• Don't download any program unless you fully and completely understand what the program will do. If you want to learn more about downloading programs, read our explanation of downloading files. If you download freeware, read the EULA carefully. You may agree to the installation of Adware/Spyware programs (also known as "Foistware"). Consider the following extracts from the EULA for Xupiter, a search agent that offers freeware: To further enhance your media viewing experience, Xupiter reserves the right to run advertisements and promotions based on URLs and/or search terms users enter when navigating the Internet. Our software license requires that users browser start page be set to Xupiter.com in order to continue use of the Xupiter toolbar, from time to time we verify that users start page url is set to Xupiter.com, if it is not we reserve the right to alter it back. If you install an Xupiter sponsored program, don't be surprised if you are overwhelmed by pop-up and pop-under advertisements. Quite a few users have downloaded and installed freeware that is supported by GAIN (Gator Advertising & Information Network), an Adware agent. Precision Time and Date Manager are two GAIN supported applications. If you want to check your system for GAIN supported programs, go to this location. GAIN can't be uinstalled directly. You must uninstall all GAIN supported programs in order to purge GAIN from your system. Don't be fooled by programs that promise to accelerate your Internet connection. Consider this extract from the privacy policy at webHancer's site: webHancer collects Internet performance information using a small, transparent program known as the Customer Companion. Users typically download and install the Customer Companion via the Internet. The Customer Companion measures web transaction performance experienced by users. Most Spyware programs contain code that causes them to load when you start your system, sapping system resources and degrading performance, especially when you are on the Internet. Some of these programs are virtually impossible to un-install without losing your Internet connection or causing a system crash. If you want to learn more about Adware/Spyware, read our discussion. Note that removing an Adware/Spyware program will in most cases also result in removal of the freeware program containing the Adware/Spyware component.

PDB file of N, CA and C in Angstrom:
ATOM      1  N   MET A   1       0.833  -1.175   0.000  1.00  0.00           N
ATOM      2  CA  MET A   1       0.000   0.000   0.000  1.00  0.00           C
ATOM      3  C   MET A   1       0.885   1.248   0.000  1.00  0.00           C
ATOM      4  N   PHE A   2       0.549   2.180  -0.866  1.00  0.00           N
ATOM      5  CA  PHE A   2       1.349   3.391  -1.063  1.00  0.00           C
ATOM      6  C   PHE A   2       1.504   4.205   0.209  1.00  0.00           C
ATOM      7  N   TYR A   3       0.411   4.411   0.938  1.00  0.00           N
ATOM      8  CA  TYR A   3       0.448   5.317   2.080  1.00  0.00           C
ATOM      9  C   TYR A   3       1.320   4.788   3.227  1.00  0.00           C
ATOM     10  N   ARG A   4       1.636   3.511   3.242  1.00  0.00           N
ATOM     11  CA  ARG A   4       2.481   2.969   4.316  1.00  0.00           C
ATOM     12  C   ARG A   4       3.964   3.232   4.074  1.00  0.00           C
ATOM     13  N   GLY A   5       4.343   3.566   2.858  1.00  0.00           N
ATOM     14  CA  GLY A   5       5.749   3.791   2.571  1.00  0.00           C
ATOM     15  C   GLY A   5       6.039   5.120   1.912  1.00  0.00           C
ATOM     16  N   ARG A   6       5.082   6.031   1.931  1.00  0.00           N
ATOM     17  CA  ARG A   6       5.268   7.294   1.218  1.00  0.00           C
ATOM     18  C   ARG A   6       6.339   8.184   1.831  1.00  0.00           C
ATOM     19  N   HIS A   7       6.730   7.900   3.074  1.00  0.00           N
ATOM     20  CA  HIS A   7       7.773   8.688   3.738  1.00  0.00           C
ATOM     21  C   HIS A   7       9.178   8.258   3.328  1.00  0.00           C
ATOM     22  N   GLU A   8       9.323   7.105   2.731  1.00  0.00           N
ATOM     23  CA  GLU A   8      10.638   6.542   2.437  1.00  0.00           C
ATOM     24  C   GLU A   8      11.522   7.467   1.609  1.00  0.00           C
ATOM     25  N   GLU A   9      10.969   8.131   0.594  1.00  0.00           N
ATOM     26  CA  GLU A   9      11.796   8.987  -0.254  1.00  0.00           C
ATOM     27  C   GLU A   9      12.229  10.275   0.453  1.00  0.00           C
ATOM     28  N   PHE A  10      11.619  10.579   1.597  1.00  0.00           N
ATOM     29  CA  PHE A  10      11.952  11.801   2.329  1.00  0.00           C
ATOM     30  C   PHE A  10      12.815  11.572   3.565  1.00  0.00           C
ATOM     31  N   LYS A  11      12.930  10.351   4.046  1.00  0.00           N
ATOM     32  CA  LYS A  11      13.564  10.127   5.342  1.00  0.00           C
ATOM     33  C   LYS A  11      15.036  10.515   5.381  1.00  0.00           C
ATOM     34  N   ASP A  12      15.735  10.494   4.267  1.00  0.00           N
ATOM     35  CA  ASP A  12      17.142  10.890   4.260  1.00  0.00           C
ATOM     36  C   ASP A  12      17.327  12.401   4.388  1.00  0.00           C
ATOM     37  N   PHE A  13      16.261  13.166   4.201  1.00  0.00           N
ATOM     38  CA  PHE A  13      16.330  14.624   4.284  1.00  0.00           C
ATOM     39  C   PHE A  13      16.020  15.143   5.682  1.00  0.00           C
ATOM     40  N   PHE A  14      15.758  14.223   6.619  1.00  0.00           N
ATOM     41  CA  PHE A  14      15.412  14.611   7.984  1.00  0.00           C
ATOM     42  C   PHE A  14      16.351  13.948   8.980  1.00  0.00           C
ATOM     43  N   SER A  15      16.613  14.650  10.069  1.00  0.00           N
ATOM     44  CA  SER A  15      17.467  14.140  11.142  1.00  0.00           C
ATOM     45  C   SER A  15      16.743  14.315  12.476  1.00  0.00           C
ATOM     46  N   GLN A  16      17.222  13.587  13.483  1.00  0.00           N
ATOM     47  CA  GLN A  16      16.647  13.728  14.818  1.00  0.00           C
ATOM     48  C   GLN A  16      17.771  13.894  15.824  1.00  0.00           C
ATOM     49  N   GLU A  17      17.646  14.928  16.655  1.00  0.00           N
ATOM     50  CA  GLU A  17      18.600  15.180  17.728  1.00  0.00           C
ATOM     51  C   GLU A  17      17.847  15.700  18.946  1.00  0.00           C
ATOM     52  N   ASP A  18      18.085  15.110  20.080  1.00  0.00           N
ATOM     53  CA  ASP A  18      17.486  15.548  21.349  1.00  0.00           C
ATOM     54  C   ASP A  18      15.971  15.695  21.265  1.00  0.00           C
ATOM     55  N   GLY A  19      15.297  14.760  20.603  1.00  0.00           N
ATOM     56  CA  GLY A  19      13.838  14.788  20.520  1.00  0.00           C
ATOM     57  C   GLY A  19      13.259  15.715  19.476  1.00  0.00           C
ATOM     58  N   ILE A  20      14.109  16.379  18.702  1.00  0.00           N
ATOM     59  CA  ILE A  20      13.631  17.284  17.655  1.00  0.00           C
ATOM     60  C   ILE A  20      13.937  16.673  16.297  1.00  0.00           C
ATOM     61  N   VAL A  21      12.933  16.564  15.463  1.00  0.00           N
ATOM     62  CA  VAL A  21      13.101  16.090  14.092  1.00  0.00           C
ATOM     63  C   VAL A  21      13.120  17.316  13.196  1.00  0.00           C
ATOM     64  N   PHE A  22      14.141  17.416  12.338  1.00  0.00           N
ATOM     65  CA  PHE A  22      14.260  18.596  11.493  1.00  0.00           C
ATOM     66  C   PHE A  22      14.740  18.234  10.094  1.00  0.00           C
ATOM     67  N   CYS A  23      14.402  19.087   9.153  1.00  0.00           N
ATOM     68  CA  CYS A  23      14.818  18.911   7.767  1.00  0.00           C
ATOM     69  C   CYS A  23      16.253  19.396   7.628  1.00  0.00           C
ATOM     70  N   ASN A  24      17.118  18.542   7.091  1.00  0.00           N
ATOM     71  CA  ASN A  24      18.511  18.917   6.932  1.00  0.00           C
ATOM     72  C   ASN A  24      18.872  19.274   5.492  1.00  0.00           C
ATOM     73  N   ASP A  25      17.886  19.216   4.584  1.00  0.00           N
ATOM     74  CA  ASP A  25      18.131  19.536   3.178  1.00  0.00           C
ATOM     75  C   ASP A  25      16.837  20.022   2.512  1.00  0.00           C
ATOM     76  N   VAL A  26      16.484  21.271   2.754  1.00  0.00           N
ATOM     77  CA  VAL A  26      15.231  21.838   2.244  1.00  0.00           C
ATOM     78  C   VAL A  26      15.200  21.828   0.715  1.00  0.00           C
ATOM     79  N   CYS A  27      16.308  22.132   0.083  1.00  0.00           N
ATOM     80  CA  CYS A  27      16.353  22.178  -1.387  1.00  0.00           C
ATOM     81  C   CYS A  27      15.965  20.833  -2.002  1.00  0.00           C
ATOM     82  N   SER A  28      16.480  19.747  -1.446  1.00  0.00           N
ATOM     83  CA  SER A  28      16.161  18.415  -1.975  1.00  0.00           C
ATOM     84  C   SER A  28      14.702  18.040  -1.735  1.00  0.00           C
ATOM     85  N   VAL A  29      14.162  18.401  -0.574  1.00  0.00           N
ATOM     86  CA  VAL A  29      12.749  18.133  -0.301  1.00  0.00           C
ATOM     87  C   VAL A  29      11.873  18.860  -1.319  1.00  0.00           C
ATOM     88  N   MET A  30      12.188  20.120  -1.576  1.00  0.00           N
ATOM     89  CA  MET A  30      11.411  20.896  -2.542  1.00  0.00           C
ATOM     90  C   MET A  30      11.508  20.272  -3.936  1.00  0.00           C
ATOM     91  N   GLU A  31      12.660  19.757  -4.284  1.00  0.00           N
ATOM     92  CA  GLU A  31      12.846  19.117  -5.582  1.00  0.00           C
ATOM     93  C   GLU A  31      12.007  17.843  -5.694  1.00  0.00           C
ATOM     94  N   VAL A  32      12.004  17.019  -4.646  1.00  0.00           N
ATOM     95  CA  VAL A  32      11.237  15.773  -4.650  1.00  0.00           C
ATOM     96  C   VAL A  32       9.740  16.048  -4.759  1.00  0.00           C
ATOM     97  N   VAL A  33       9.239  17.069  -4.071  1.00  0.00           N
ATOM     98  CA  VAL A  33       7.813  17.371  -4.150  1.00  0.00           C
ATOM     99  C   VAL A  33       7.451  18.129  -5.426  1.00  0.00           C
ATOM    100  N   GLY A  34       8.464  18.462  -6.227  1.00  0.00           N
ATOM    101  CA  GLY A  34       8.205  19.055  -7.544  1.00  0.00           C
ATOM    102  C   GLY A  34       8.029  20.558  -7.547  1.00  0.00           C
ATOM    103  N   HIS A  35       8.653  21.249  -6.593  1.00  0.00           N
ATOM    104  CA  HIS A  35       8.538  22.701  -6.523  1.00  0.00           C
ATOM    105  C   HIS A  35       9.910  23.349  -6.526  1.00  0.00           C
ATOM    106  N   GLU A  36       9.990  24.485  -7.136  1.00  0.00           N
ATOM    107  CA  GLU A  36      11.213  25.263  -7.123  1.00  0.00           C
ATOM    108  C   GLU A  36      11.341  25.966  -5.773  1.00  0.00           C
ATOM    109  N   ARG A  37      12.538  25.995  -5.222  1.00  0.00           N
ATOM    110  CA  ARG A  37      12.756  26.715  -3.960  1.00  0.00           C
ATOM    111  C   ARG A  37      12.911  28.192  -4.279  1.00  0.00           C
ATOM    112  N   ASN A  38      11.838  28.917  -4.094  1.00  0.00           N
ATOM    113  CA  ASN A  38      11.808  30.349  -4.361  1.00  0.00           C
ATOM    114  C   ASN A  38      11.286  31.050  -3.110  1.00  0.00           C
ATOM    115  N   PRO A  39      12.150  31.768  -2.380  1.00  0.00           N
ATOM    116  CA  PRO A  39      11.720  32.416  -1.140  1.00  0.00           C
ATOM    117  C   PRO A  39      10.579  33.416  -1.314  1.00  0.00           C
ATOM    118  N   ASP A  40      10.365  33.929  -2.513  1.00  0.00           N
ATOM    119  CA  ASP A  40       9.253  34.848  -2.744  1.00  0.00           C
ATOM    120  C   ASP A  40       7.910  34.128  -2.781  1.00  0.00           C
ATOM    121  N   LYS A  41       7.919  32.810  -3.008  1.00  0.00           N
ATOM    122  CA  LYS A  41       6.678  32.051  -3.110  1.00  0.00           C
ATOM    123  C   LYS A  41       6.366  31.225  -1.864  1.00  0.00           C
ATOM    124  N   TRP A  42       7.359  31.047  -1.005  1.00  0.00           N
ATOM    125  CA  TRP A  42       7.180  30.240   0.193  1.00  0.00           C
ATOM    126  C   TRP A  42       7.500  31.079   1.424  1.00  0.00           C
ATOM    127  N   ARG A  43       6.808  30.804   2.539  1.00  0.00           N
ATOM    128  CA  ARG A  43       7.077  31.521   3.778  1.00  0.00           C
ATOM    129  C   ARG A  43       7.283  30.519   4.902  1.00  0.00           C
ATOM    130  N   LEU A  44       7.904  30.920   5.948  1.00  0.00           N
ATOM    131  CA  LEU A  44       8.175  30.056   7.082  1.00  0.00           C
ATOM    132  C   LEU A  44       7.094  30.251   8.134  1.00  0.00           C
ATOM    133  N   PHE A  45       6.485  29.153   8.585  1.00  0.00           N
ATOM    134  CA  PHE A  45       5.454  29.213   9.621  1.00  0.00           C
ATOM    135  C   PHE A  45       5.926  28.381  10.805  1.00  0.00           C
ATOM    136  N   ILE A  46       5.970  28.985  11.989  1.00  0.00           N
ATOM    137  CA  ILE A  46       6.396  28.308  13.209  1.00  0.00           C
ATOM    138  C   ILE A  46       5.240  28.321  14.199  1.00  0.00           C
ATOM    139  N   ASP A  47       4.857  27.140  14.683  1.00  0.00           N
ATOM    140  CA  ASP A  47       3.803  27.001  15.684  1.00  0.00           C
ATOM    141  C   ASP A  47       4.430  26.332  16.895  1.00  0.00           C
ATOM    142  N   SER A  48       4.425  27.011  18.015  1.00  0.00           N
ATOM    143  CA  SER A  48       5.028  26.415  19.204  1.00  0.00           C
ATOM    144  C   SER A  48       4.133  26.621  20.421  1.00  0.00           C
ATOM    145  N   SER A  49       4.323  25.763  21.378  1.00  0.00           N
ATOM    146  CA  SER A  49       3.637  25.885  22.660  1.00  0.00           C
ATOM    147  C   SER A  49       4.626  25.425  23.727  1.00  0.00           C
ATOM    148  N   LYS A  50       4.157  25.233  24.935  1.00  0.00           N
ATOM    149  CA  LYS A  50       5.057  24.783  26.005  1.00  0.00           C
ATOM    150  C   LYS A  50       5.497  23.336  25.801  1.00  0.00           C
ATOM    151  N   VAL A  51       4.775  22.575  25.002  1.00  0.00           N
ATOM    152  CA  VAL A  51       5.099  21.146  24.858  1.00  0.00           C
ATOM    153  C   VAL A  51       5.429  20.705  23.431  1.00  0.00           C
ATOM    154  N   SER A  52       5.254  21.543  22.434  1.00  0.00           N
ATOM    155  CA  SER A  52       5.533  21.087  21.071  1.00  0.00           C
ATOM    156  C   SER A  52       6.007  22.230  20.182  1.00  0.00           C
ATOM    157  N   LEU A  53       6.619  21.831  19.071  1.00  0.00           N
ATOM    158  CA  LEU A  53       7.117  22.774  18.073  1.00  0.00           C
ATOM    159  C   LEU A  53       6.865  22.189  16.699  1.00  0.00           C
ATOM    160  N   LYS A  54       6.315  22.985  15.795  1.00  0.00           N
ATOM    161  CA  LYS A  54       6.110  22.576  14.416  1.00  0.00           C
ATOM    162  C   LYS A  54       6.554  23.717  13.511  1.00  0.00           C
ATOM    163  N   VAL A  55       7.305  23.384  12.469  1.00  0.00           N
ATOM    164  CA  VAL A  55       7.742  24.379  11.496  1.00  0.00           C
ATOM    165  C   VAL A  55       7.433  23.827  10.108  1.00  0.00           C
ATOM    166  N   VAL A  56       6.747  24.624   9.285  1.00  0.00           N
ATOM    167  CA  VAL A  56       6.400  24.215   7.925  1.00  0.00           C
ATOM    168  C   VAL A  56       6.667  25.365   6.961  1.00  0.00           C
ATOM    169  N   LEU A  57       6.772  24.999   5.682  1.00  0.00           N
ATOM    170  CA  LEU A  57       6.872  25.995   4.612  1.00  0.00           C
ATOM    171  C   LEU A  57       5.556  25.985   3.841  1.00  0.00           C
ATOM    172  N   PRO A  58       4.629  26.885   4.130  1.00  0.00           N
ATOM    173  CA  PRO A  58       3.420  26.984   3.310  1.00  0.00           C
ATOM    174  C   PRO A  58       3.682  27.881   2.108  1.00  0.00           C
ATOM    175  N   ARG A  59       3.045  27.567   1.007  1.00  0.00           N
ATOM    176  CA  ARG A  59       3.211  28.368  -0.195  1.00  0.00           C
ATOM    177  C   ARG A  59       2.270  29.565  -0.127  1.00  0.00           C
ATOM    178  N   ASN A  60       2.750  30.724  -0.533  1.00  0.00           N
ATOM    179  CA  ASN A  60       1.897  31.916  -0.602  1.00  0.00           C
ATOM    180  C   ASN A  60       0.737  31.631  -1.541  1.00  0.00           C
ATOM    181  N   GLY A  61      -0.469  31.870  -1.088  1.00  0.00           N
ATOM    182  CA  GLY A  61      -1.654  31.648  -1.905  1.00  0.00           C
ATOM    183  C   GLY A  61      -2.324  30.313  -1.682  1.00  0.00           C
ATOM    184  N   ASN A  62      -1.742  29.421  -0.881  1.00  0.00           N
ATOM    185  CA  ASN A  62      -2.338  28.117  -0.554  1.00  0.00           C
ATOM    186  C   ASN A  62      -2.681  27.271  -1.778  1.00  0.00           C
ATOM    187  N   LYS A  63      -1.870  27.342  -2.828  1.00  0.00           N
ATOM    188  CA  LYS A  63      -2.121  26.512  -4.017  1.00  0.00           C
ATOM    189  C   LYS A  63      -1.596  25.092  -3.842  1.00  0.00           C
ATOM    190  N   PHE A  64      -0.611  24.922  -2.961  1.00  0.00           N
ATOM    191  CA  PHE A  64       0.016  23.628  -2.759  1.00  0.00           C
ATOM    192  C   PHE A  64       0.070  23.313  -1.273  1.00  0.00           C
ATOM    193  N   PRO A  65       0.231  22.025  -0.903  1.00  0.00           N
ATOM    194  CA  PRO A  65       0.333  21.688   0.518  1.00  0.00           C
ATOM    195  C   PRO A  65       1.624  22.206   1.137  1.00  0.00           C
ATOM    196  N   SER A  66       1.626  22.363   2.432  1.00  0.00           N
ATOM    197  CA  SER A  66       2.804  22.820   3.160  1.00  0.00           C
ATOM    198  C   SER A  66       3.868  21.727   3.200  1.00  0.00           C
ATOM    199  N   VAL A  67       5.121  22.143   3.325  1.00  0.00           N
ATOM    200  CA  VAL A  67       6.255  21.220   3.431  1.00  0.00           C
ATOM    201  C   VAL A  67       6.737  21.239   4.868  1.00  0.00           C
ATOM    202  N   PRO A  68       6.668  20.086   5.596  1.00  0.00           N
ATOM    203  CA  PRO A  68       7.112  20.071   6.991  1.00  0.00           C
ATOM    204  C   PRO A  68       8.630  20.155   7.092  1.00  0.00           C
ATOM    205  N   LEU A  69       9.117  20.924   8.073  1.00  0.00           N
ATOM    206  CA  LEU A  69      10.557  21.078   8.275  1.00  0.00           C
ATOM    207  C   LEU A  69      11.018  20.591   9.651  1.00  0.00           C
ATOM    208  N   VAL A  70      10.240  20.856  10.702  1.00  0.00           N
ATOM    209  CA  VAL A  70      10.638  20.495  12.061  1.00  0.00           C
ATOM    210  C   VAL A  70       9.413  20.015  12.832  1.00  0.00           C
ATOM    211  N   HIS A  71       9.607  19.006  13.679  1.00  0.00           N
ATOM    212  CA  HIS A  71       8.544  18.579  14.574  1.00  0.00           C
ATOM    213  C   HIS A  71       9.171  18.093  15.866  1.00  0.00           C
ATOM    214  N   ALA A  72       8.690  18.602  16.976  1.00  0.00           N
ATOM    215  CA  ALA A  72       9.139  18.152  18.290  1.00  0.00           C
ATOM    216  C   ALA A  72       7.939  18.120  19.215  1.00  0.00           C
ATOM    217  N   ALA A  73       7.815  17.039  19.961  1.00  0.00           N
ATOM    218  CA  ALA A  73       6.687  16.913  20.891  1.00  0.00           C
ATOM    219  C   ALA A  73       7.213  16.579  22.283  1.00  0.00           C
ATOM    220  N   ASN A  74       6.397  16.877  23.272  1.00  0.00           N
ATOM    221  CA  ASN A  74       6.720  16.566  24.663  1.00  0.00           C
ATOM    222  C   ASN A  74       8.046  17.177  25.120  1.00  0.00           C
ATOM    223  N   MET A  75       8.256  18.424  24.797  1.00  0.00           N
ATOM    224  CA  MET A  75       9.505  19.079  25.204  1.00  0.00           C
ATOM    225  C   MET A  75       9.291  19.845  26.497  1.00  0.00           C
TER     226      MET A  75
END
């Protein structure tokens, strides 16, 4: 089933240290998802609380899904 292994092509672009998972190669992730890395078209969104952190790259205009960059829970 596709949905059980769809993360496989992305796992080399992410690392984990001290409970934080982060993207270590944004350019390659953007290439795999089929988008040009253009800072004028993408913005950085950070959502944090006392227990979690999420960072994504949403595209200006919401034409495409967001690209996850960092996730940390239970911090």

• While most folks are unaware of alternatives to IE and Outlook, there are quite a few. One that we have tried is Mozilla, an open source suite, emphasizing privacy and security, that includes a browser, e-mail application and basic HTML editor. The browser and e-mail client are much more secure than Microsoft's offerings. Be advised that it takes some time and effort to configure. The browser blocks pop-ups and Active X installs by default. The e-mail client comes with highly effective junk mail (spam) controls. The suite is a free download at http://www.mozilla.org/.